OPEN: Summer- 9-9 tuesday to Saturday; 9-3 Sundays and bank holidays
Winter: 9-5 , Tuesday to Saturday; 10-3 Sundays and bank holidays
PH:977 24 25 79 WWW.tarragonaturisme.ie
Favorite thing: At the Playa del Forum (if I remember correctly) we found these nice faces ... had to act swiftly because my father had spotted a restaurant where they served 'koffie met appelgebak', or in English, coffee and a piece of apple pie ... mmmm yummy!
Tarragona was a ancient Roman Tarraco and kept the architecture of Classical Roman style. It is still possible to encounter such treasures as aphiteatre or circus, remains of old wall.
Year by year the town altered its view and quite impressive gothic buildings were constructed as Cathedral, King's castle.
Nowadays town is proud for keeping an old spirit and is quite remarkable place for those who interested in Roman Empire or medieval times. Let say one of the best Roman aqueduct is still kept, but a bit away from city centre (haven't visited it).
The place still is not so full of tourist, it means not so "prepared" for them. Old part looks authentic, not so much shining and not so much reconstructed; it is more charm than a negative thing.
In my opinion it is a place, suitable for visit if you are longer time in Barcelona. That is more, place is very important for whose who search for Roman traces.
It is possible town will soon be more refurbished, as it is one of candidates to be European capital of culture in 2016.
Let’s make no secret of it. We both like a nice cold glass of beer. Being abroad is always a challenge to find a beer we like, which reflects our taste of having a beer. In Australia it was sometimes rather difficult. We found out that there are quite some local beers, only known in that particular area. But anyway, we did like San Miguel.
Mahou is a Spanish brewing company, founded in Madrid in 1890 under the name of Hijos de Casimiro Mahou, fabrica de hielo y cerveza. (The Sons of Casimiro Mahou, maker of ice and beer). After the purchase of San Miguel corporation at the end of the 2000, the company was re-named Mahou-San Miguel, the greater Spanish brewing company. The San Miguel Especial is a nice beer and comes close to the lager we enjoy at home.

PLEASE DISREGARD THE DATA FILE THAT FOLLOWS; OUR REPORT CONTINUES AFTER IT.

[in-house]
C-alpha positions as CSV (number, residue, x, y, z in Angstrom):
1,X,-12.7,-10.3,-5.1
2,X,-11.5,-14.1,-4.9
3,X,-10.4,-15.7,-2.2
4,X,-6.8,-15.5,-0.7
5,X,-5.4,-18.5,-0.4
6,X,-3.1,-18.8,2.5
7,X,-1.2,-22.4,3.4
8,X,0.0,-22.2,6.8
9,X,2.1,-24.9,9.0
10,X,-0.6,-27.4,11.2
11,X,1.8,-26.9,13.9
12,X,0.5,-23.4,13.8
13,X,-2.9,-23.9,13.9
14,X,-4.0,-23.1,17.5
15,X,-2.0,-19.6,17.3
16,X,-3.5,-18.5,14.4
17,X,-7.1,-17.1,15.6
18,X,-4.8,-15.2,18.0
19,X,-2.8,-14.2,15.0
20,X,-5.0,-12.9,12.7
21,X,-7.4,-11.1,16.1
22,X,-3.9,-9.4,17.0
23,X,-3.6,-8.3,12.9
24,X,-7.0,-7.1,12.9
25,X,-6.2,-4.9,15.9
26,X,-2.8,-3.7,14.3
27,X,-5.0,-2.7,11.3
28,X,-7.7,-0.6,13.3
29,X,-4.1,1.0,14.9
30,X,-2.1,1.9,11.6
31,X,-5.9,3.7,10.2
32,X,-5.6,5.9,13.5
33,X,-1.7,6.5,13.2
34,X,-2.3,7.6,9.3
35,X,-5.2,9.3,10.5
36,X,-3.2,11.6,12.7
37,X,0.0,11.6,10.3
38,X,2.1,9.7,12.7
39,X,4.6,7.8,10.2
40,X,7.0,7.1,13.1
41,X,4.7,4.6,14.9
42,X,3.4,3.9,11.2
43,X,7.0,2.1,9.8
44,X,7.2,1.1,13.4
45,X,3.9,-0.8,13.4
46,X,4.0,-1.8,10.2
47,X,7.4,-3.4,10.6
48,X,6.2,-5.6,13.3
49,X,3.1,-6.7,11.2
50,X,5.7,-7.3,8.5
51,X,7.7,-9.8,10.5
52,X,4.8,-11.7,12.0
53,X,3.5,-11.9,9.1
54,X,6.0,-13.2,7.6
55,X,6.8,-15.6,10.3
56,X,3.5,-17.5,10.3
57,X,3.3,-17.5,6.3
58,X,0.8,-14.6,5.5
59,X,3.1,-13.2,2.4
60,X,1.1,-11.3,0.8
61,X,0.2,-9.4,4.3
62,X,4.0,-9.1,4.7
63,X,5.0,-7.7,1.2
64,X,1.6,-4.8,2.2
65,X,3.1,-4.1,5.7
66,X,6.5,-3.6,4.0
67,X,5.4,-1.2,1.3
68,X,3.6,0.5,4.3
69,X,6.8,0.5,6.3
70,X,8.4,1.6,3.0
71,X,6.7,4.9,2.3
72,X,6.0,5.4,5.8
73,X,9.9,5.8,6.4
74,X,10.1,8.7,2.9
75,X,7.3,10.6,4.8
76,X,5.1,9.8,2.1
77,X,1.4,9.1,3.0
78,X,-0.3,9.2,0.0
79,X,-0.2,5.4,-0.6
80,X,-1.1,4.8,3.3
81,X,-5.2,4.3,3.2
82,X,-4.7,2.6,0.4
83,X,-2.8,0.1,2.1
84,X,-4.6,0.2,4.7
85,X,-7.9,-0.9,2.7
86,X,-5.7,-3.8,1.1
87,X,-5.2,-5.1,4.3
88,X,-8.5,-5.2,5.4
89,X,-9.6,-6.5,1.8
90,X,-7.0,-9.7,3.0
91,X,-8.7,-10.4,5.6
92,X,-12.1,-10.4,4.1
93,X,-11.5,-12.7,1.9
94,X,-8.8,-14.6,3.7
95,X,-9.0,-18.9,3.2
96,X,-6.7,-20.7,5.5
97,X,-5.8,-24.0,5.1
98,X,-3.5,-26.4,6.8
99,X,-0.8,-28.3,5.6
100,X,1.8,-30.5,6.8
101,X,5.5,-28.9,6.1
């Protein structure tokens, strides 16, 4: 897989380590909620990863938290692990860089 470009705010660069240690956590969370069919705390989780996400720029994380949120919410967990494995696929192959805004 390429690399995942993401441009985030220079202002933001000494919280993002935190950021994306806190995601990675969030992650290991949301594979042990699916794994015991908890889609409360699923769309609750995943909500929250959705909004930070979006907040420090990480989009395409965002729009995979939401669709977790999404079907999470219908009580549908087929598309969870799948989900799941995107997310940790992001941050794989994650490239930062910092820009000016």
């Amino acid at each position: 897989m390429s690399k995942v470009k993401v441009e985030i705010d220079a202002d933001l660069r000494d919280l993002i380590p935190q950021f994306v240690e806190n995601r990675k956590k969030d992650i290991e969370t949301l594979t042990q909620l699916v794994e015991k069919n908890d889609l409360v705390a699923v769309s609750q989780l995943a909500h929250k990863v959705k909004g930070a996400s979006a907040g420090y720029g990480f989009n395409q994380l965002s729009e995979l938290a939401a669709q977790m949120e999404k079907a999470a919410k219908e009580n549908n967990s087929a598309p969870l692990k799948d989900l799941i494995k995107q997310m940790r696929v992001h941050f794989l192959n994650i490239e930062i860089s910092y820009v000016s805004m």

Fondest memory: well...all of tarragona is ...mmm...paradise is the only word that comes to mind. But i have to say that the Habour is one of the places i miss the most. and one of the places i visited the most also. It is the place mostly all of the action takes place on weekends. A place everyone should have a chance of going to in my oppinion. there are A LOT of clubs on the habour. for all sorts of tastes. Go for it!!
Don't forget to visit the differents villages.. all of them are very different... Deltebre, Poblenou del Delta, Sant Jaume d'Enveja, Amposta, Alcanar, St. Carles de la Ràpita....
Fondest memory: My fondest memory..... well... I live in Barcelona, an stressing city as you can suppose...... so, every time I arrive to the Delta del Ebre, there is an special smell that reminds me where i am... Its difficult to describe this smell but imagine hundreds of Km. just with rice fields... make me feel free in the middle of all this nature!
Experience the local food, historic Roman sites, and white sand beaches -- this coastal city of the Mediterranean is a treasure chest of adventure and culture.
Fondest memory: Great food & wine ! The tapas bars serve the best fresh catch from the sea. The wine from the local regions rival La Rioja.
During the summer, the white sand beaches and clear blue water are warm to a touch...unspoiled and natural.
The town festivals of Santa Tecla and Sant Magi are beyond words to describe... Its a non-stop party...
Not far at all from Barcelona by train. (Less than an hours ride) Get on the train in Barcelona early or you may not have a seat.
Fondest memory: The mix of traditional Spanish architecture and Roman influence. Note the picture below.
In the year 218 b.C, the Romans arrived to what is nowadays the city of Tarragona and remained there until the late 2nd century of our era (For them also was a wonderful place to stay ;-) yeah!). As a result of their presence and the influence thay had on the area, we may nowadays find many architectural remains that are a tribute to this civilisation. I should mention specially: the Roman amphitheatre, the Roman Road, The Forum, The Circus, the Palace of the Magistrate, the summer residence of Pontius Pilate, and the temple devoted to Emperor Augustus...
Fondest memory: When I'm away from Tarragona I miss all the Cultural Heritage of this great city!